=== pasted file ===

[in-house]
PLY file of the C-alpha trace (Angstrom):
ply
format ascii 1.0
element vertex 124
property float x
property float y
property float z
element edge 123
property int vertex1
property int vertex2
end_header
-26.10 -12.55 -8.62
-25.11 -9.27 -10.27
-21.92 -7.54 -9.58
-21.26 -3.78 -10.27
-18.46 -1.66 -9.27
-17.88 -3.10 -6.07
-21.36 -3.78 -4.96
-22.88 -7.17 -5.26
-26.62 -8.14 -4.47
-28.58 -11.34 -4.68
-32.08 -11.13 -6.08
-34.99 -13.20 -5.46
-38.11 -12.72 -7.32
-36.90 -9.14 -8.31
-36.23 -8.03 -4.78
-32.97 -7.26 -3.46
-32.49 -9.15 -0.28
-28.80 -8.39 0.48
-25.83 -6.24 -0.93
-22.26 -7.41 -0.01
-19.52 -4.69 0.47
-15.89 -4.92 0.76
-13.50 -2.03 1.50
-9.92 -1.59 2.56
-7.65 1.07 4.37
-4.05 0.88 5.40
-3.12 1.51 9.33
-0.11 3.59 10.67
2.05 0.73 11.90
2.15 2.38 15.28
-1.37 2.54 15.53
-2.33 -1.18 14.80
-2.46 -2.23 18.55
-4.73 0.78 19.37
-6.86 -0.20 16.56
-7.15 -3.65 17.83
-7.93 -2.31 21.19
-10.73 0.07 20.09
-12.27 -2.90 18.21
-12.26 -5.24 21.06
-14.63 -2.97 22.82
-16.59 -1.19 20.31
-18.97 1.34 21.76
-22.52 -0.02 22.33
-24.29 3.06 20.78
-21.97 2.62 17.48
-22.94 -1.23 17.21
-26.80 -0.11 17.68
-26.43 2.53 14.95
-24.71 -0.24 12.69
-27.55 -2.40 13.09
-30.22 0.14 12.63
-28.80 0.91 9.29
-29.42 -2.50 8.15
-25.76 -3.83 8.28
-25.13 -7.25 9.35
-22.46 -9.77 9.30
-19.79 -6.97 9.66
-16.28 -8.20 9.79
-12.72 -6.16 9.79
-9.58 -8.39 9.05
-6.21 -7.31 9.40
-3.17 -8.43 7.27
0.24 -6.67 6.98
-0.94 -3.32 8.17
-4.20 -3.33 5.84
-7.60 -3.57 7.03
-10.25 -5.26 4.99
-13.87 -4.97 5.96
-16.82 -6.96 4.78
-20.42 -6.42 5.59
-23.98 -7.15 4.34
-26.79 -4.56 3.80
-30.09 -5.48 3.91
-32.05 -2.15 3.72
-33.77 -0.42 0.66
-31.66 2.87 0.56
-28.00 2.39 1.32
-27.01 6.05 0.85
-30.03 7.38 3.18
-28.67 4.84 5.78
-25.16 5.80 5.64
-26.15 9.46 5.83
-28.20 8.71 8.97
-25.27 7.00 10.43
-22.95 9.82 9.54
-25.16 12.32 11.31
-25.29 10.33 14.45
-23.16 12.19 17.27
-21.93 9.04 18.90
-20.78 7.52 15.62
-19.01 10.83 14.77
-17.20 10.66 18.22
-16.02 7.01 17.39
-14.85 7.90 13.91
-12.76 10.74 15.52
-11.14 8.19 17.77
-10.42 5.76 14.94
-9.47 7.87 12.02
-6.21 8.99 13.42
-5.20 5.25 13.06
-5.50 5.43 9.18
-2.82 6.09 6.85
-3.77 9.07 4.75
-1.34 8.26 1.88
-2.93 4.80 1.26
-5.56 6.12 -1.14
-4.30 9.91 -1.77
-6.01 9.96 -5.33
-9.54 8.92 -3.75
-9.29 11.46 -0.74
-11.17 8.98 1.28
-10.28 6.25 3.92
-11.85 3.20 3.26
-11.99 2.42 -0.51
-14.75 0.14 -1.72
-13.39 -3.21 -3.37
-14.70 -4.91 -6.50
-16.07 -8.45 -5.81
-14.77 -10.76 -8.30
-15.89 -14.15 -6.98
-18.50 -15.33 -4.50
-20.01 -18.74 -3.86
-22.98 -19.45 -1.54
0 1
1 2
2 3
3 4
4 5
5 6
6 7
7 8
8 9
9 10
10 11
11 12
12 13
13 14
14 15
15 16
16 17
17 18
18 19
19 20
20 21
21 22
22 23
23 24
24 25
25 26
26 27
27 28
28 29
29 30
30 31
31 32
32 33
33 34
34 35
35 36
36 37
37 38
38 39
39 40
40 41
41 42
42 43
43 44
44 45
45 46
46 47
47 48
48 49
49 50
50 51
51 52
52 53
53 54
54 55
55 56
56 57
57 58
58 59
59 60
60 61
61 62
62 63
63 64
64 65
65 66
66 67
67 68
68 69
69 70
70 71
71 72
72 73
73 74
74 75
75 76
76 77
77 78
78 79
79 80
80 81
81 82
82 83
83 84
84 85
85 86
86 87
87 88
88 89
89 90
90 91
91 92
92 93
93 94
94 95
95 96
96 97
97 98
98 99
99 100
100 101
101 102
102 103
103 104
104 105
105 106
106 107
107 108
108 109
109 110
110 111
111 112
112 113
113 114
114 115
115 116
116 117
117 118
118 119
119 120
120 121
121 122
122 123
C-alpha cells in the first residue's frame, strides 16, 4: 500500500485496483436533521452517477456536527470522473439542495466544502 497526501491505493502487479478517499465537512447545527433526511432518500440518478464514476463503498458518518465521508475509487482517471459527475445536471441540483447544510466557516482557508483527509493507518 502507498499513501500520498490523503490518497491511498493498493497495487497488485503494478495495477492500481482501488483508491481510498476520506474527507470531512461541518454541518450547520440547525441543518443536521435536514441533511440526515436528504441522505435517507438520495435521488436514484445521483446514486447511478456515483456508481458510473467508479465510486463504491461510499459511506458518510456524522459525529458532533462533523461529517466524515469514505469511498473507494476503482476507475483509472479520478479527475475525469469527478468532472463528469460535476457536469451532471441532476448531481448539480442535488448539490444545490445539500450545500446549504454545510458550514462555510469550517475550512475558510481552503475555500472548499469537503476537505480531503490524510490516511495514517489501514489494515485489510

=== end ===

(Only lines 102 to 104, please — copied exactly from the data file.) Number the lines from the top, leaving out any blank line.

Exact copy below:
-21.93 9.04 18.90
-20.78 7.52 15.62
-19.01 10.83 14.77